If, as Biden, claims "America is back" his government should put pressure on Israel to halt these activities in Jerusalem and freeze colonisation of the West Bank.  Unless it does, Biden's pledge to return to the "two-state solution" is hollow. There can be no "two-state solution" without East Jerusalem and enough West Bank territory to allow the Palestinians to have a state comprised of contiguous territory rather than an archipelago of scores of urban islets surrounded by a sea of Israeli-held, militarised and colonised territory. 

Biden's began re-engaging by proffering $15 million to help the Palestinians in their struggle against the coronavirus which has so far infected 265,000 and killed 2,830 in the West Bank and Gaza. While Israel has provided care for COVID patients and vaccinated its population, it has refused to provide healthcare and inoculate the Palestinians in the West Bank and Gaza, in violation of its obligation as occupying power.

The COVID donation was followed by the announcement of a contribution $150 million to the UN Relief and Works Agency (UNRWA).  This is less than one-third of the annual sum — $365 million — cancelled by Trump and formerly amounted to around one-third of the agency's former budget of $1.3 billion.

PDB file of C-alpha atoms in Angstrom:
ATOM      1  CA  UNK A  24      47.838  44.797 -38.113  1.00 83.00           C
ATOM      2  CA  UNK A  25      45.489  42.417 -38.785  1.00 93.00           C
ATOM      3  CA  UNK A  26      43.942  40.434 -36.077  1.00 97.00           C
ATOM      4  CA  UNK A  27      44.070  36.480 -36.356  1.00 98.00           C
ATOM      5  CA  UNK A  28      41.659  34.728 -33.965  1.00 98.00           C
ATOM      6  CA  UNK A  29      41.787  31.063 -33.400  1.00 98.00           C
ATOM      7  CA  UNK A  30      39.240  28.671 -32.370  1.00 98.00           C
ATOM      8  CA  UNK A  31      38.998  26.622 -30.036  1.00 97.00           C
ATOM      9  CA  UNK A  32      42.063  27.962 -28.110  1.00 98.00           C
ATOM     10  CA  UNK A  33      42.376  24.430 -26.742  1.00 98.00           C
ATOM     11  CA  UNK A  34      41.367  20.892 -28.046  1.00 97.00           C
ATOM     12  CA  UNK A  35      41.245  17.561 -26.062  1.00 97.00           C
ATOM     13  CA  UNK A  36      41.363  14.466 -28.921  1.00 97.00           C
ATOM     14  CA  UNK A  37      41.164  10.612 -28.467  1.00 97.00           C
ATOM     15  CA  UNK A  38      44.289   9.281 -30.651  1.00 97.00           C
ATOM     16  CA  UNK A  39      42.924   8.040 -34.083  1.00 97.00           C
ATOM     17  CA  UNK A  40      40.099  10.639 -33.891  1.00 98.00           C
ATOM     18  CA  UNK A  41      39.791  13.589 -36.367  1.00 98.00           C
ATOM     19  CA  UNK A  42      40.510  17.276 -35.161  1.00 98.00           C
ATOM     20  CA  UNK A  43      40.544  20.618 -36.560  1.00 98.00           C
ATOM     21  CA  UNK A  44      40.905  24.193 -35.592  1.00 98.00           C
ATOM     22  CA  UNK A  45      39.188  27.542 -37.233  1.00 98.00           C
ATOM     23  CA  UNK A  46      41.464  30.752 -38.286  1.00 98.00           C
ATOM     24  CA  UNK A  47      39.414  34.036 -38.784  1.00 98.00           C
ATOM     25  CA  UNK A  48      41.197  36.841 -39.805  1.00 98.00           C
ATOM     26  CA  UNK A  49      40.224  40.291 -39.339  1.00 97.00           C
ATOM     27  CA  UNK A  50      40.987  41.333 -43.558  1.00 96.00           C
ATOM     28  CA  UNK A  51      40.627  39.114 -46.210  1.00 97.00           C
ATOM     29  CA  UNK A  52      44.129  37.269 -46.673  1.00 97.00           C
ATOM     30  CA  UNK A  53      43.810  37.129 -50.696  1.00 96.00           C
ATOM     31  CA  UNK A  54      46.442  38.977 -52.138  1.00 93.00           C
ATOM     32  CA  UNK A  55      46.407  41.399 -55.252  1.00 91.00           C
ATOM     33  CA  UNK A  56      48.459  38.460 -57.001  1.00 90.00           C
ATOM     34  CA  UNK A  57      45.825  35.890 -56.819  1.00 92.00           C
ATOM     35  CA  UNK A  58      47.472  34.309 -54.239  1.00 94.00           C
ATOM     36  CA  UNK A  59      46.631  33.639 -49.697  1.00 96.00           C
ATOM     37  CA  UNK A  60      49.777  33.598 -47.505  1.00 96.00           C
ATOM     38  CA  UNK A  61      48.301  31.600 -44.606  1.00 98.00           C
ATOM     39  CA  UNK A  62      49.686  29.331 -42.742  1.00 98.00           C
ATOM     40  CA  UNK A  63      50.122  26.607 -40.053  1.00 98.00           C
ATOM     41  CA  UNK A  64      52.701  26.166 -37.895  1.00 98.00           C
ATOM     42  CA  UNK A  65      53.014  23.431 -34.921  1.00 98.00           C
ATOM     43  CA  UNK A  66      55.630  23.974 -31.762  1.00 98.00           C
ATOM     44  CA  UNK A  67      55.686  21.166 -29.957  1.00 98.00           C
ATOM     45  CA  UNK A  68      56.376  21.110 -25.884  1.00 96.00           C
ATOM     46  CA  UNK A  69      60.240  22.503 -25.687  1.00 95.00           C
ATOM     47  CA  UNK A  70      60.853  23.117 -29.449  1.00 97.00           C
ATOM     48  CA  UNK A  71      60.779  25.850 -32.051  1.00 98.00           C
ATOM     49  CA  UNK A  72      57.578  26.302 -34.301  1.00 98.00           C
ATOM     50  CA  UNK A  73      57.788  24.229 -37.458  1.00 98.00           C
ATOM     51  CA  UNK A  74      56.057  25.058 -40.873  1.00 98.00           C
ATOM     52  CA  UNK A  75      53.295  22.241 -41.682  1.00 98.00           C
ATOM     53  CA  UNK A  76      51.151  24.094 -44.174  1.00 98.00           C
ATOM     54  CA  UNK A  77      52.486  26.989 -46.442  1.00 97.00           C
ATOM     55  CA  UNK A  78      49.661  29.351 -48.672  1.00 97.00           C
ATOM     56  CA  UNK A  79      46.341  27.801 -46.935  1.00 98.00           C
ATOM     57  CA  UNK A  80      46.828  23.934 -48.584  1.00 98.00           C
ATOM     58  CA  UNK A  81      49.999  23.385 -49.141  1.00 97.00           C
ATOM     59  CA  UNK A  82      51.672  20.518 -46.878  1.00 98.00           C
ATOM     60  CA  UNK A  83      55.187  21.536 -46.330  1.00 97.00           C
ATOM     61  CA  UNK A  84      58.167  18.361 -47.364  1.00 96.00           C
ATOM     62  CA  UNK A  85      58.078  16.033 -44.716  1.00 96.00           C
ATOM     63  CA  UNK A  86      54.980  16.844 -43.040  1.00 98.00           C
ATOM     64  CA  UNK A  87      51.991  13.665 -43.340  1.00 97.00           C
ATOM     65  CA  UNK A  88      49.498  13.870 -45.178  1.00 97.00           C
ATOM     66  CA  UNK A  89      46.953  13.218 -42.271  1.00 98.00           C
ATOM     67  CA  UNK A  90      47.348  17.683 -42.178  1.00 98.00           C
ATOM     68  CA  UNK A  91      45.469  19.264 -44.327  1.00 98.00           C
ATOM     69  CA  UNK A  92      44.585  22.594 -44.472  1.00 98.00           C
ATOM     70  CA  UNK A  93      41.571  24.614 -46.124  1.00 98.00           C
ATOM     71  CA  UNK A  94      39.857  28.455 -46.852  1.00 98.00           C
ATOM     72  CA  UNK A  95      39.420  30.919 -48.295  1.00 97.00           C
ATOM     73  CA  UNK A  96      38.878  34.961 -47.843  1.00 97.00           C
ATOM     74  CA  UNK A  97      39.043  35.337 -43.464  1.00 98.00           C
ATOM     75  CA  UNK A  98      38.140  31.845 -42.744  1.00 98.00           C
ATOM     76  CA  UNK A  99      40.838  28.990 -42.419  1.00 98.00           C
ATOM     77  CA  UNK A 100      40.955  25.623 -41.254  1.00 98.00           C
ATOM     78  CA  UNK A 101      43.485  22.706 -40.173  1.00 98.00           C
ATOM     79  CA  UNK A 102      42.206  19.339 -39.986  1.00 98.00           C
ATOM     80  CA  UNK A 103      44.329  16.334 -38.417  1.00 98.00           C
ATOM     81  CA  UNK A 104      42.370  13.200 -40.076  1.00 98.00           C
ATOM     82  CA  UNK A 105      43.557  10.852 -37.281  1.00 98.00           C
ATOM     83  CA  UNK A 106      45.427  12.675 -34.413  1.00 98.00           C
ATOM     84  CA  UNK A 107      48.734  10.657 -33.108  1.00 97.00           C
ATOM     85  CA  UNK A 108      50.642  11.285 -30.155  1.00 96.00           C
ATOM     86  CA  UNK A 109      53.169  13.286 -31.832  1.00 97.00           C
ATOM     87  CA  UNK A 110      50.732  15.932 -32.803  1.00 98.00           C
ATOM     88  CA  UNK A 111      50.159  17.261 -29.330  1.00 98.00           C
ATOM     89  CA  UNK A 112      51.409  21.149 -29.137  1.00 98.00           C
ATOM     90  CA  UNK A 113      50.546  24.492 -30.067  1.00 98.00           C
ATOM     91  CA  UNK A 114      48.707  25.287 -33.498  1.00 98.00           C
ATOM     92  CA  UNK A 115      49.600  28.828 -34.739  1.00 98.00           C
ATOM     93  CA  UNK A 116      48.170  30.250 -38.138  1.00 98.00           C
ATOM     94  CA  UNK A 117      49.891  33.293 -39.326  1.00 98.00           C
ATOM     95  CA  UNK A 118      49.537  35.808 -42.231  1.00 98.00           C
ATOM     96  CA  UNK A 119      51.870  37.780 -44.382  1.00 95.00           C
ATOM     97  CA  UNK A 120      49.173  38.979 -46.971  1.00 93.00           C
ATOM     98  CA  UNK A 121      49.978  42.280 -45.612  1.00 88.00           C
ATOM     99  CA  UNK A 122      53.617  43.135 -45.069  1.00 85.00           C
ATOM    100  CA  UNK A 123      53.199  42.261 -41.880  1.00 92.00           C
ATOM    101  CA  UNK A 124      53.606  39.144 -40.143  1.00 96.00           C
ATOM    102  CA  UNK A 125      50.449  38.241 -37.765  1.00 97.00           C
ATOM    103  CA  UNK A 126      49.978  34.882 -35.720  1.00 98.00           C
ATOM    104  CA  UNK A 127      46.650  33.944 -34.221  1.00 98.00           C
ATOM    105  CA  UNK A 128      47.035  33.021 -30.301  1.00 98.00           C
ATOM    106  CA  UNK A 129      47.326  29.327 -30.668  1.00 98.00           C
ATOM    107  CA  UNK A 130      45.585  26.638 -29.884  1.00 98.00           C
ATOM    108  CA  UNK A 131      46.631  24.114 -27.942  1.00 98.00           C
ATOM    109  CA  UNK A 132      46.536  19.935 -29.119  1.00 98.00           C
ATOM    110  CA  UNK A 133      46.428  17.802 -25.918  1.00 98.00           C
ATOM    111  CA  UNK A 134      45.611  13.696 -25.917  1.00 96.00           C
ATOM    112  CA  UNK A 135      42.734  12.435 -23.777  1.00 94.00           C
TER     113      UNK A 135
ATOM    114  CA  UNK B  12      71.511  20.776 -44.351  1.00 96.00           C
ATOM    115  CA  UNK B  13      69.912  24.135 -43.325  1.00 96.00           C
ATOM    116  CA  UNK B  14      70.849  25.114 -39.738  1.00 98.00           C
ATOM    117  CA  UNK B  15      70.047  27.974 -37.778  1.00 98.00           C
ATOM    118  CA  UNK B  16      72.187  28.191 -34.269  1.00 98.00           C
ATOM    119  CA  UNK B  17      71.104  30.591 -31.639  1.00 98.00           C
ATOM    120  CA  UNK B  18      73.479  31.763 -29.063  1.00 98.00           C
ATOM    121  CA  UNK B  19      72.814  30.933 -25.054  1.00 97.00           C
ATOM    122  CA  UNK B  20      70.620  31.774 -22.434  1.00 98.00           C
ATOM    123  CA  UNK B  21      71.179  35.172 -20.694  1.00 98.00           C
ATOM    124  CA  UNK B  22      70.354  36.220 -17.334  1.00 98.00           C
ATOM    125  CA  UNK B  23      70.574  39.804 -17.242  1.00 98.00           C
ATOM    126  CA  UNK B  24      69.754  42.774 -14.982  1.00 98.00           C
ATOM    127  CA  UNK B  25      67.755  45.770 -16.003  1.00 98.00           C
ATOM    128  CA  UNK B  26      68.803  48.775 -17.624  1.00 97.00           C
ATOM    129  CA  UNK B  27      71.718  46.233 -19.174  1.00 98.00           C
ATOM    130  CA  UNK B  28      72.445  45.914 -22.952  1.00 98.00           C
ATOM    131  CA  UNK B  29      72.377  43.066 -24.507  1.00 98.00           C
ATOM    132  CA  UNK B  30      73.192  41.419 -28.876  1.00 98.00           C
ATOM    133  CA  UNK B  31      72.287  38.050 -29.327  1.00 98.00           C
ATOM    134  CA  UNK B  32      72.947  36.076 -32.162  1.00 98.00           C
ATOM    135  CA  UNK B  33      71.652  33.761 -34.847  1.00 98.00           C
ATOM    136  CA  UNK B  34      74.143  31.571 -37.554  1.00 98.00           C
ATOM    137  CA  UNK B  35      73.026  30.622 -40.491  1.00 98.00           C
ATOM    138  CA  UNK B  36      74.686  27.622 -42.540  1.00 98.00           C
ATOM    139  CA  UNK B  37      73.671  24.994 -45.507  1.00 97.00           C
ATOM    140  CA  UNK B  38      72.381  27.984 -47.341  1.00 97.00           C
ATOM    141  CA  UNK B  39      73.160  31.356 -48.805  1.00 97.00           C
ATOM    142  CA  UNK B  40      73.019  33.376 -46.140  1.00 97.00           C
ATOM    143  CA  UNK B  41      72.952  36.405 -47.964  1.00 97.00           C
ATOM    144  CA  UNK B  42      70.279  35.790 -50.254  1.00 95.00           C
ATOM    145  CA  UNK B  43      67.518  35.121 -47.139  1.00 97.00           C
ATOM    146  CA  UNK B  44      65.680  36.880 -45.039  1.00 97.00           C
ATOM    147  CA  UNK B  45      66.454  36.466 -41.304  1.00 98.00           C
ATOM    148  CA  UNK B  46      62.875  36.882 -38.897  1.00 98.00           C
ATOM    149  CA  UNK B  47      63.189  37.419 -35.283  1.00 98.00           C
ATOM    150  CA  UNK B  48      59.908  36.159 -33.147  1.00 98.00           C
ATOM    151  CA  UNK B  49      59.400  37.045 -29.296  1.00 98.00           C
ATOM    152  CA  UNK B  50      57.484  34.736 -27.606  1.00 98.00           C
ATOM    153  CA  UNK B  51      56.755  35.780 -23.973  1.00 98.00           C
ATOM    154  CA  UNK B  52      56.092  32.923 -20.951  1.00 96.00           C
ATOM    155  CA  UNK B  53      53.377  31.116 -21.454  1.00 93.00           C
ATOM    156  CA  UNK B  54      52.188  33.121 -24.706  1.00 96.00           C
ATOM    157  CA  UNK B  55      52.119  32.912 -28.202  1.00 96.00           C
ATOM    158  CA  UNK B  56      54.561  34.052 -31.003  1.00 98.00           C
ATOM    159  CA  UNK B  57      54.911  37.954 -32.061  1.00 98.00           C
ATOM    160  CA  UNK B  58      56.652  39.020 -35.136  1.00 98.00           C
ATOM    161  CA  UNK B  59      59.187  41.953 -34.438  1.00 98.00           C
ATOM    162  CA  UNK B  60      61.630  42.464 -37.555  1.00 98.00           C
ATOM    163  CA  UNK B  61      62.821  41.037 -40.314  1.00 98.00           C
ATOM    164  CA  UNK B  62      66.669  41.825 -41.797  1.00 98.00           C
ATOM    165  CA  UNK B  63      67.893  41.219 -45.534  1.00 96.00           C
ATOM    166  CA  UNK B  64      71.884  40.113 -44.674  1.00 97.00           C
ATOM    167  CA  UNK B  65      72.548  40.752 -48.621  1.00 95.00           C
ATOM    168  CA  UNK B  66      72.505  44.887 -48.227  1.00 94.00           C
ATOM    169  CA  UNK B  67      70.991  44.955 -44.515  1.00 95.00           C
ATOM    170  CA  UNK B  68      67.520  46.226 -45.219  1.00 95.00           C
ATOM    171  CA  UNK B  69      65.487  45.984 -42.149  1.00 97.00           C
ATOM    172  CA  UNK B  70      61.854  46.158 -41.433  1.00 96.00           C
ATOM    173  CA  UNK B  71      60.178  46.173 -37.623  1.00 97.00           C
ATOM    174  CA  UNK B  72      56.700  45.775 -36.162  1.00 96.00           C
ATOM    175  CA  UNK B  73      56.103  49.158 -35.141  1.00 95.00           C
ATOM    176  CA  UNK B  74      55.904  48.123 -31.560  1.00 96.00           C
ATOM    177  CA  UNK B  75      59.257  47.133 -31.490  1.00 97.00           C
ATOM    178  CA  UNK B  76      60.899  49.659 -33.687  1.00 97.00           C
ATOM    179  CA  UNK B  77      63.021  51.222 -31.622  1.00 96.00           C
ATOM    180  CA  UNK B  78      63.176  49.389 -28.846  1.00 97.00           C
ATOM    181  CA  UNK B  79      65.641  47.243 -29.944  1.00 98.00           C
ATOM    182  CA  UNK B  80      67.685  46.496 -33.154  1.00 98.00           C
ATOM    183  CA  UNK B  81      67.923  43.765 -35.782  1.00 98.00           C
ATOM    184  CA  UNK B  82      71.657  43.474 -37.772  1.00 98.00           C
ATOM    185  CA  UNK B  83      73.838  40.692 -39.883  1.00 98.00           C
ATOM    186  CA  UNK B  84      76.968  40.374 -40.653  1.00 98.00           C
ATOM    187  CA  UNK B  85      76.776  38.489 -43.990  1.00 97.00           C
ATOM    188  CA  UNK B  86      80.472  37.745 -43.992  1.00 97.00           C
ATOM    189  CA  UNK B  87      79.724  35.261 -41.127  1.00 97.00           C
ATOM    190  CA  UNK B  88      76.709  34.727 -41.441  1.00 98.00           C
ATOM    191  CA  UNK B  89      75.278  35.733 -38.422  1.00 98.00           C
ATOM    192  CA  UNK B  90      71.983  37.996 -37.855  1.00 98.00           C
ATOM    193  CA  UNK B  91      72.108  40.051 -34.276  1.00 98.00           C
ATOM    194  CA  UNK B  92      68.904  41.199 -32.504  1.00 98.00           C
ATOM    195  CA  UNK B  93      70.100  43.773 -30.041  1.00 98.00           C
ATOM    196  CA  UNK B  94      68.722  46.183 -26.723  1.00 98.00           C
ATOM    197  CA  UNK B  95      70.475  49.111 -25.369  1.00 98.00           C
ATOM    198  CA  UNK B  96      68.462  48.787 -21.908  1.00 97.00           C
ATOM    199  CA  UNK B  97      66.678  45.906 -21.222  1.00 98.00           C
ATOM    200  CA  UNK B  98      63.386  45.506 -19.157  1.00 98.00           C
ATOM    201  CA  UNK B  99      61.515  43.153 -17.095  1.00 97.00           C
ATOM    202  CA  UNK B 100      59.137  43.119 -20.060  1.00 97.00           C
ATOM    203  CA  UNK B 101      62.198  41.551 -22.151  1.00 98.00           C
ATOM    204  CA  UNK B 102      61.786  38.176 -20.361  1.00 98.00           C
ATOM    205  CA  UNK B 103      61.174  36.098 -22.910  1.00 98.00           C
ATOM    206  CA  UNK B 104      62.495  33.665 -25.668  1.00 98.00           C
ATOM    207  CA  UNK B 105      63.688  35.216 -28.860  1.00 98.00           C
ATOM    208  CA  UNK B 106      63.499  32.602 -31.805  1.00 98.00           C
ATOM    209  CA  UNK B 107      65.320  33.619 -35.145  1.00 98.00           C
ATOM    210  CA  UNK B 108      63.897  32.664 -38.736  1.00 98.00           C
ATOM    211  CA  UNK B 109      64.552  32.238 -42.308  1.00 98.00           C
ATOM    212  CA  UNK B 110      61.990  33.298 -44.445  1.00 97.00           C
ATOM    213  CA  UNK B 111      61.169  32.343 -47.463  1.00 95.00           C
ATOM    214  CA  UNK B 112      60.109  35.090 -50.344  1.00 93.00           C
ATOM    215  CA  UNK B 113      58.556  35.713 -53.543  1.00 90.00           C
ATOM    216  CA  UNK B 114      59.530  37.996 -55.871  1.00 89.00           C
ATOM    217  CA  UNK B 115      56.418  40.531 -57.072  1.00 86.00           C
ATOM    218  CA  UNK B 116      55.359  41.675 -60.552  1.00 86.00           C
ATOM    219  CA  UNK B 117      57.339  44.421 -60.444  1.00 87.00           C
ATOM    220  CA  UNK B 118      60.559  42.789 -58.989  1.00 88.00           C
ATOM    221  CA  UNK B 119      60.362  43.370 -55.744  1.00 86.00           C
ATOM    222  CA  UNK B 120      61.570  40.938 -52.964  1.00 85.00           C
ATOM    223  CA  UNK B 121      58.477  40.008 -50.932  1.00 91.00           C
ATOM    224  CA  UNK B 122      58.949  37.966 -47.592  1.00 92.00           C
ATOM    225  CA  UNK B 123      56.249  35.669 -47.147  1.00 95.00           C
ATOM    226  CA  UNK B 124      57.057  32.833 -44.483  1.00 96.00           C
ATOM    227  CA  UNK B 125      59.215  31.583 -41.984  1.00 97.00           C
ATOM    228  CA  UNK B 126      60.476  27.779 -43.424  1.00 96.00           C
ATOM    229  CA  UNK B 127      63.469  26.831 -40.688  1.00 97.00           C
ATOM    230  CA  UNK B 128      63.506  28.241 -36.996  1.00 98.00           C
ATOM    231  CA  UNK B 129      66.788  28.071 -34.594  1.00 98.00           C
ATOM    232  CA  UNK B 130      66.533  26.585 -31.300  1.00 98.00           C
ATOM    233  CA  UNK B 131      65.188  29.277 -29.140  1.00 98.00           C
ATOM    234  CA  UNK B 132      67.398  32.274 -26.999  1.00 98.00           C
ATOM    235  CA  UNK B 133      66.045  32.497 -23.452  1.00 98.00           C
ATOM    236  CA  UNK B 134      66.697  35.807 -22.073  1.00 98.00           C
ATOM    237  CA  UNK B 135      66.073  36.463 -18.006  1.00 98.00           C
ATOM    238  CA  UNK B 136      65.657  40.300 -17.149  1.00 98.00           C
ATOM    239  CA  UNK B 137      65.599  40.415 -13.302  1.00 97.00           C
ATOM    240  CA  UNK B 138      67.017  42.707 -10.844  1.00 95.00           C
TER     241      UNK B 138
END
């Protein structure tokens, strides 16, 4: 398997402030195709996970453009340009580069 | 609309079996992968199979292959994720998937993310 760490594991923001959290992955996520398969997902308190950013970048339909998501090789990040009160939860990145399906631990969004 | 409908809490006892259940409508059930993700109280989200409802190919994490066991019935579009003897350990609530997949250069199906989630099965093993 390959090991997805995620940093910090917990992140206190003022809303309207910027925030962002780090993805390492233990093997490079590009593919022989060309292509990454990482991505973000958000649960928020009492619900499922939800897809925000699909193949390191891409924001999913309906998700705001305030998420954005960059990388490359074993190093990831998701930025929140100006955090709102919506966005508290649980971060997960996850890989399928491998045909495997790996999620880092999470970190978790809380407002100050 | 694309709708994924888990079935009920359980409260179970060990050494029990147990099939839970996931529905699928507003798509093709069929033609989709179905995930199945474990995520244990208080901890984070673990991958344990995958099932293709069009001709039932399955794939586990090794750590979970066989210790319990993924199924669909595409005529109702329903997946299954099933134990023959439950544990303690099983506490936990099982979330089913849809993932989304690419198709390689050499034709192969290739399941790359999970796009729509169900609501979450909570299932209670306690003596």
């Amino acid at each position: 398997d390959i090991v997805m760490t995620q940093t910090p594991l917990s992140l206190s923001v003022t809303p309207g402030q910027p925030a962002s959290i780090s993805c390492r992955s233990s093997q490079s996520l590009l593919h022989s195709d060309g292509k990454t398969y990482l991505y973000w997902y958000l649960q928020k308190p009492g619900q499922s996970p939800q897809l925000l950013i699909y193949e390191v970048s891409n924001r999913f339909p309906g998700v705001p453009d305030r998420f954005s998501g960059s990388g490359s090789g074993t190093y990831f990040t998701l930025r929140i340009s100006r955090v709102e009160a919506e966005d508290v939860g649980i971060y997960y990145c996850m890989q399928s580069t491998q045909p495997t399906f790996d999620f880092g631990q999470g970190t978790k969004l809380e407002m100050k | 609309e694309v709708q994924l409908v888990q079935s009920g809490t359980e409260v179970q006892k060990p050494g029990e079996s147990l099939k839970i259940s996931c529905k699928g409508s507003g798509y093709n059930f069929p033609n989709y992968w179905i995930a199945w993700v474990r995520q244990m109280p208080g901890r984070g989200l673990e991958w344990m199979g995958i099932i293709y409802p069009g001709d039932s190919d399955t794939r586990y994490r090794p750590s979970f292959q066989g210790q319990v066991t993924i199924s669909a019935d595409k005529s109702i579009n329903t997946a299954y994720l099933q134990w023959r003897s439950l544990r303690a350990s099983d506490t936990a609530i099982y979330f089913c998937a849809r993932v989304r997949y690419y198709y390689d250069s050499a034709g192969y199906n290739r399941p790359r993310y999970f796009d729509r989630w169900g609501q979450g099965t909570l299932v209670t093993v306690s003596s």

Biden has also proposed $75 million in economic and development assistance and $10 million for peacebuilding programmes.  Pre-Trump, the US Agency for International Development (USAID) provided $200 million for assistance and development.  The $75 million is under challenge from Israel's allies in Congress.

While UNRWA has welcomed the pathetic contribution, the agency is currently appealing for $1.5 billion to care for the 5.7 million Palestinian refugees in Gaza, East Jerusalem, the West Bank, Jordan, Syria and Lebanon.  Trump's abandonment of the Palestinians plunged UNRWA into its worst ever financial crisis, forcing the agency to cut staff, services, and call for others to come to the aid of the Palestinian people.  COVID has made this appeal all the more urgent.